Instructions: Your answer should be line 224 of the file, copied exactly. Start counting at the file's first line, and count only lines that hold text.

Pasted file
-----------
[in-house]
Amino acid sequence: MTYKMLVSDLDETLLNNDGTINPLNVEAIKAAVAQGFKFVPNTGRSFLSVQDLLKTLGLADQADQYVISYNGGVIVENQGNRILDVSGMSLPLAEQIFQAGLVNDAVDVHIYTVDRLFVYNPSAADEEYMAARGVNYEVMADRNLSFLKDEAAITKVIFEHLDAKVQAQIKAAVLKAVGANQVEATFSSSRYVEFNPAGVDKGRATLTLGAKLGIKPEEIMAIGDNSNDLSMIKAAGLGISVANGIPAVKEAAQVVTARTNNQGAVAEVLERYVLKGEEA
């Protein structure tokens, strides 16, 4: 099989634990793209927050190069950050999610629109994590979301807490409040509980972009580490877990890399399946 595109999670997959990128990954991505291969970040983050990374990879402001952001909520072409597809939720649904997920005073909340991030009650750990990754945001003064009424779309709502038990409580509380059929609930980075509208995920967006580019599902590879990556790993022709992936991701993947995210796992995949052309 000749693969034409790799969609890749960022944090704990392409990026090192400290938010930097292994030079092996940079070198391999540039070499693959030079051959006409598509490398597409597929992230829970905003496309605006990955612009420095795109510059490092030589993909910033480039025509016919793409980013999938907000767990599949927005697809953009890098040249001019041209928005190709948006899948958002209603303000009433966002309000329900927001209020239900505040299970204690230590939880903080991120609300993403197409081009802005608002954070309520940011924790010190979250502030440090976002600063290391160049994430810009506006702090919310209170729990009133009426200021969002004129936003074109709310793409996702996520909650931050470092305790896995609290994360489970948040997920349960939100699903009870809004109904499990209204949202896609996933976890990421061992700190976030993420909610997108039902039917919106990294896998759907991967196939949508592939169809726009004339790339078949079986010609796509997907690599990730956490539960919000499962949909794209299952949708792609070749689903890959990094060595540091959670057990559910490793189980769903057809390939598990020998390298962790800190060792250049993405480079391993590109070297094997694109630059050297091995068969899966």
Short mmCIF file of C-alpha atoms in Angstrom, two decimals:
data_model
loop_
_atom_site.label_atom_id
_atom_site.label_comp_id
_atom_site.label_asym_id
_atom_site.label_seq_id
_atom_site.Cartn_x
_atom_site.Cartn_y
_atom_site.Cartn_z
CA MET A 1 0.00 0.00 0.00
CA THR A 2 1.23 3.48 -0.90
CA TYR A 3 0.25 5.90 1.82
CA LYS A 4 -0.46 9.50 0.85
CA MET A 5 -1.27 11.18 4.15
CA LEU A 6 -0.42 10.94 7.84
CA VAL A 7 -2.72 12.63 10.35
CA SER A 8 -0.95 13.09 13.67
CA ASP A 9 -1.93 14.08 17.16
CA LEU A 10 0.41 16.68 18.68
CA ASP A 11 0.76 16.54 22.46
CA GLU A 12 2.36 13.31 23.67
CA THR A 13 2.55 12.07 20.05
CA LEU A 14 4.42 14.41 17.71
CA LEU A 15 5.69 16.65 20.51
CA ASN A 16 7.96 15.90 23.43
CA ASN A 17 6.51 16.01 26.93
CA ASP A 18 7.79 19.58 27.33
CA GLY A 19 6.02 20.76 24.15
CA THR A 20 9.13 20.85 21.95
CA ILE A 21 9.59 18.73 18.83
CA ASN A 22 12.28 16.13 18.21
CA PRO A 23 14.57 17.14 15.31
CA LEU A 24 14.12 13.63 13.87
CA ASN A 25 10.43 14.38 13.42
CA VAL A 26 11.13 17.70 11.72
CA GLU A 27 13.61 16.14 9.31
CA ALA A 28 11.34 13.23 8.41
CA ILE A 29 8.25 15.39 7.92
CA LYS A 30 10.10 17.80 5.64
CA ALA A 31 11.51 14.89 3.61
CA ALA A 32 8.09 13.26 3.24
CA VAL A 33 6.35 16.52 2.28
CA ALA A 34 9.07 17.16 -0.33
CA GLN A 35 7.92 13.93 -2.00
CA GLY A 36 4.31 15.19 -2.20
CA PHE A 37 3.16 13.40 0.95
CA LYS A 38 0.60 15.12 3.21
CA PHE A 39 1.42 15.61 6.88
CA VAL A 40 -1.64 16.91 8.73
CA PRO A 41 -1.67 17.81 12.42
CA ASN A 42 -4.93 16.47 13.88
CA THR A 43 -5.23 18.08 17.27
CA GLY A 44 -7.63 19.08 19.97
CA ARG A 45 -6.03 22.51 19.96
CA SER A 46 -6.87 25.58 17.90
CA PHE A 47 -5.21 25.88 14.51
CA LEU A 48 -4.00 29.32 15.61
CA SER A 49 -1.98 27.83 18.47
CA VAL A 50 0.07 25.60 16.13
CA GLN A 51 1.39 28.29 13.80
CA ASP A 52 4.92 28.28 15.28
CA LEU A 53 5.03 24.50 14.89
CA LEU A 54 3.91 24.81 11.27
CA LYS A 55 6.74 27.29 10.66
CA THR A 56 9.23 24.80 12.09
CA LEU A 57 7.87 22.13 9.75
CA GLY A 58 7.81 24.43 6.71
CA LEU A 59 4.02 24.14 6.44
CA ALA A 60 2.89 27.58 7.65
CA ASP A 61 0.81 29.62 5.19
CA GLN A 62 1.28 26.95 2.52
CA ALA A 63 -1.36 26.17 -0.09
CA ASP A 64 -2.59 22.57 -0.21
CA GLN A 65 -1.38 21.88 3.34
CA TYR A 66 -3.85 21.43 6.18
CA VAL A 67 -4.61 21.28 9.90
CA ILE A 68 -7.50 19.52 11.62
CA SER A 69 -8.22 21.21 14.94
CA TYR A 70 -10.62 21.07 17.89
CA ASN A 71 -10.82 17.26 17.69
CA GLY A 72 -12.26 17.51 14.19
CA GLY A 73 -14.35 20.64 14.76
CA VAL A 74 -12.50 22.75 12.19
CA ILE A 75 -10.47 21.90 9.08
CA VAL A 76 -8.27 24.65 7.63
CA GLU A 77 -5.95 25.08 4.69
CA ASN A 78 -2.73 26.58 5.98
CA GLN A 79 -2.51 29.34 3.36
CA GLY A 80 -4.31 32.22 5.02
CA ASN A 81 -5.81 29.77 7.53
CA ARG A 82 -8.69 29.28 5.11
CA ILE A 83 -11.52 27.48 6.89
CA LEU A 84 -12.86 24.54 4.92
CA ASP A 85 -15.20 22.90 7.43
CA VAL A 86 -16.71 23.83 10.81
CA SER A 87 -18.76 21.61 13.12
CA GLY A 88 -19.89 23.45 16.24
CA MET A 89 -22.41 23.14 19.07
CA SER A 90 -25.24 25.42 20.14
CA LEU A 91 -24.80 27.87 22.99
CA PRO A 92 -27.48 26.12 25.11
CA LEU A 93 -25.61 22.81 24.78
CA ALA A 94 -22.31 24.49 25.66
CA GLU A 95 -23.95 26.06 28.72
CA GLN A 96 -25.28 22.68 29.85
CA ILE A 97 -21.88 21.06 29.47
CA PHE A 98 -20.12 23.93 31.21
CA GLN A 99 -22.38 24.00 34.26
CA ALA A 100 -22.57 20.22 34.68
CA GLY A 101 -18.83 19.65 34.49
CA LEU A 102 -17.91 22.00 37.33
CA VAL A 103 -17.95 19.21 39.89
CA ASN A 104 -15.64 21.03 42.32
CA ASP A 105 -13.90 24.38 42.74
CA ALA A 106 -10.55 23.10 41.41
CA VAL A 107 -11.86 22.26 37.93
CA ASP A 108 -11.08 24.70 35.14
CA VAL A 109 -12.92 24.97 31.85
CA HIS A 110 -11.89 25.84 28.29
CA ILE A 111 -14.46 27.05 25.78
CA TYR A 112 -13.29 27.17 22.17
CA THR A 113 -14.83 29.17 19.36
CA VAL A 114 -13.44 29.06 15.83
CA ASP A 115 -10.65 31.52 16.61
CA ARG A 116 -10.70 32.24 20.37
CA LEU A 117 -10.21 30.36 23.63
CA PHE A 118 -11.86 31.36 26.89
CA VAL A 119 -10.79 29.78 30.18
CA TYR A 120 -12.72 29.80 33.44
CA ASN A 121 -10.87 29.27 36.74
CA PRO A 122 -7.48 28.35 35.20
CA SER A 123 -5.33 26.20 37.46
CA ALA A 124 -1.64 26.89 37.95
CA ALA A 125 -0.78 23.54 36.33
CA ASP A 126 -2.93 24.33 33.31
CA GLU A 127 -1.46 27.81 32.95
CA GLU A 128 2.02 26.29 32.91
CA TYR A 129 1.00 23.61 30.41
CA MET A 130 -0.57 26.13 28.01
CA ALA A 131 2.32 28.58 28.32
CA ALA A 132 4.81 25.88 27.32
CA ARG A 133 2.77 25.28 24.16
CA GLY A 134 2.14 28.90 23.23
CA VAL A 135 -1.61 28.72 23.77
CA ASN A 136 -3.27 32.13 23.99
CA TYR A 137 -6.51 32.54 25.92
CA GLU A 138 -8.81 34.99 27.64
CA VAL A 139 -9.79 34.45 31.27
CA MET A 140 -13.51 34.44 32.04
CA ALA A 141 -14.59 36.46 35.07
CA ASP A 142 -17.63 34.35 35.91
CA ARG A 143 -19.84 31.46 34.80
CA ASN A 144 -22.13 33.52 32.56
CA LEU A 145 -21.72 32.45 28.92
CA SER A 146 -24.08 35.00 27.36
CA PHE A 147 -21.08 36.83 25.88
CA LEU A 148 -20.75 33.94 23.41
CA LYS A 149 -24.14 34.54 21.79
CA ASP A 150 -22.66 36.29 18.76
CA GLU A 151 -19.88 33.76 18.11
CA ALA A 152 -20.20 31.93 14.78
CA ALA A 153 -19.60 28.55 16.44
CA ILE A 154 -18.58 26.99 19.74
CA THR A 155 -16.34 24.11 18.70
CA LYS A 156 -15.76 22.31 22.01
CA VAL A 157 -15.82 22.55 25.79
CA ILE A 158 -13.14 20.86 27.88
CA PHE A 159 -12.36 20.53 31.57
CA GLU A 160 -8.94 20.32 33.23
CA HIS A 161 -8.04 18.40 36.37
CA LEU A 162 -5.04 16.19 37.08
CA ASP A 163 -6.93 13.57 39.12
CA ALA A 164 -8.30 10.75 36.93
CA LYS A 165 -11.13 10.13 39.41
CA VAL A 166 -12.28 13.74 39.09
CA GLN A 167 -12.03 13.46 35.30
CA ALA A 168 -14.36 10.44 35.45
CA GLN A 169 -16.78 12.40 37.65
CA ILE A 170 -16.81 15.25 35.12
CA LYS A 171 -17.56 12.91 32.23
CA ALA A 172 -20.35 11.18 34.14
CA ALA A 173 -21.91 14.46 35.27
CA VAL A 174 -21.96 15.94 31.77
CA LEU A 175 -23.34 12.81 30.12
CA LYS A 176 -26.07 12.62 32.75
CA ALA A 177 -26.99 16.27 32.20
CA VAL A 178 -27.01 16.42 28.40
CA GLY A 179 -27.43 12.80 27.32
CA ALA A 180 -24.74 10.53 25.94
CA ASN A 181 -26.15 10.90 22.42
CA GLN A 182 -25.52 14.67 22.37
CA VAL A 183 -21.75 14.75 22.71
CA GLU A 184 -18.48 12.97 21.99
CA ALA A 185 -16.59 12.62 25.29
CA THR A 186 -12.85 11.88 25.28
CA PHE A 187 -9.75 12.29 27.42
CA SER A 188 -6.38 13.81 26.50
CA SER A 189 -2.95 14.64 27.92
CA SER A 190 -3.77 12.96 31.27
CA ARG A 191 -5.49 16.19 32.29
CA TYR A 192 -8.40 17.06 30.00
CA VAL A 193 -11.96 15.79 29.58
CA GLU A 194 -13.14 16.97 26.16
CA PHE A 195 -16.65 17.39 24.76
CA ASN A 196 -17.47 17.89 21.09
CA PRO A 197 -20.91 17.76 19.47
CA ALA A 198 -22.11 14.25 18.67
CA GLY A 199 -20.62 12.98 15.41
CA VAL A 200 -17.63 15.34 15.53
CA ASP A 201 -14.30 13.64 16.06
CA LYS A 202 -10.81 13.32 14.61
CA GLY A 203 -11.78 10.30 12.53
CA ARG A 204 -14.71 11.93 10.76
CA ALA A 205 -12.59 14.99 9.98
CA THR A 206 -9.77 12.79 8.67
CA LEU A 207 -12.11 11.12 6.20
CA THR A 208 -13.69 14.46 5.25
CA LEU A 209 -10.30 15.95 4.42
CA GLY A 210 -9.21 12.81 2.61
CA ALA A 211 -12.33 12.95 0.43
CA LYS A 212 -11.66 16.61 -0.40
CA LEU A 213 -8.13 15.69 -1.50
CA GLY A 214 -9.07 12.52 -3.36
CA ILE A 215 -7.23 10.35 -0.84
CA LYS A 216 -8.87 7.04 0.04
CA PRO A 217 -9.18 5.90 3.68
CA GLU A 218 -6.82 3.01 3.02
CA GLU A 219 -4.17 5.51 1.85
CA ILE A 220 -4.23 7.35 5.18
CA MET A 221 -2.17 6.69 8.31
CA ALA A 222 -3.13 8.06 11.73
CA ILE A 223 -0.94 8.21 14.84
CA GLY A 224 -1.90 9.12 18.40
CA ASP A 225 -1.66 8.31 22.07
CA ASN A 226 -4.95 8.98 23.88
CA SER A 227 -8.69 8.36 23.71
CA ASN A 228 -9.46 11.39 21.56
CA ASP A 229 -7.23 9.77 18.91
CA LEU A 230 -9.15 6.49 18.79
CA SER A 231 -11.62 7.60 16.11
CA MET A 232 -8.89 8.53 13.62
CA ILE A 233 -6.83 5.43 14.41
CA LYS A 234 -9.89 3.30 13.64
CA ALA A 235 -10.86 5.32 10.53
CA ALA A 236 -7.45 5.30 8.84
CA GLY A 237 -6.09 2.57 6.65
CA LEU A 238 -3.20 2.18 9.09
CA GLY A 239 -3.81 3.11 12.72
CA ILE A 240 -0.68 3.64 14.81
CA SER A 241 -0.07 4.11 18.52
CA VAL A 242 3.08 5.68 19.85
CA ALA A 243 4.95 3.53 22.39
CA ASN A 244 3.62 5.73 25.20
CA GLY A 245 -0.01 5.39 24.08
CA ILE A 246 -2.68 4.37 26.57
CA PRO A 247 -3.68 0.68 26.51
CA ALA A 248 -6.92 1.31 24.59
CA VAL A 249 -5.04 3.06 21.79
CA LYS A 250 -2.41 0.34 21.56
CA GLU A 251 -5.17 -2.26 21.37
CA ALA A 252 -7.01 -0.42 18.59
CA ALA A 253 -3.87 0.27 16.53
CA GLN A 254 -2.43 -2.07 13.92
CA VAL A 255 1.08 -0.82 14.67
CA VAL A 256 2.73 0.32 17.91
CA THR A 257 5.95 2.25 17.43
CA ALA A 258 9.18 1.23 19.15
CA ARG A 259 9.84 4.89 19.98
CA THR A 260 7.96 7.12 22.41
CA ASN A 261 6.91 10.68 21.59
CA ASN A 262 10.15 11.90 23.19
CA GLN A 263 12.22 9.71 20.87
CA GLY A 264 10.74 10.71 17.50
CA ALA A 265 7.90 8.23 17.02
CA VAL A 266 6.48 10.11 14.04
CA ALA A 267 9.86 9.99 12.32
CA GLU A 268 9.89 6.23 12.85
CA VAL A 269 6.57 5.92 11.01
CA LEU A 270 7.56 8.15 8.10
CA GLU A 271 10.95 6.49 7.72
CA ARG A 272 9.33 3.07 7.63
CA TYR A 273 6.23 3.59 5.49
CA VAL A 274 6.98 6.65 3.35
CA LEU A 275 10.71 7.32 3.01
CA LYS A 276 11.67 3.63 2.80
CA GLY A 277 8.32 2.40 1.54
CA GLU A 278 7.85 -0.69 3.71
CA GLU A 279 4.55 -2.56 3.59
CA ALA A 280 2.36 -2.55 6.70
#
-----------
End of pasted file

CA ALA A 211 -12.33 12.95 0.43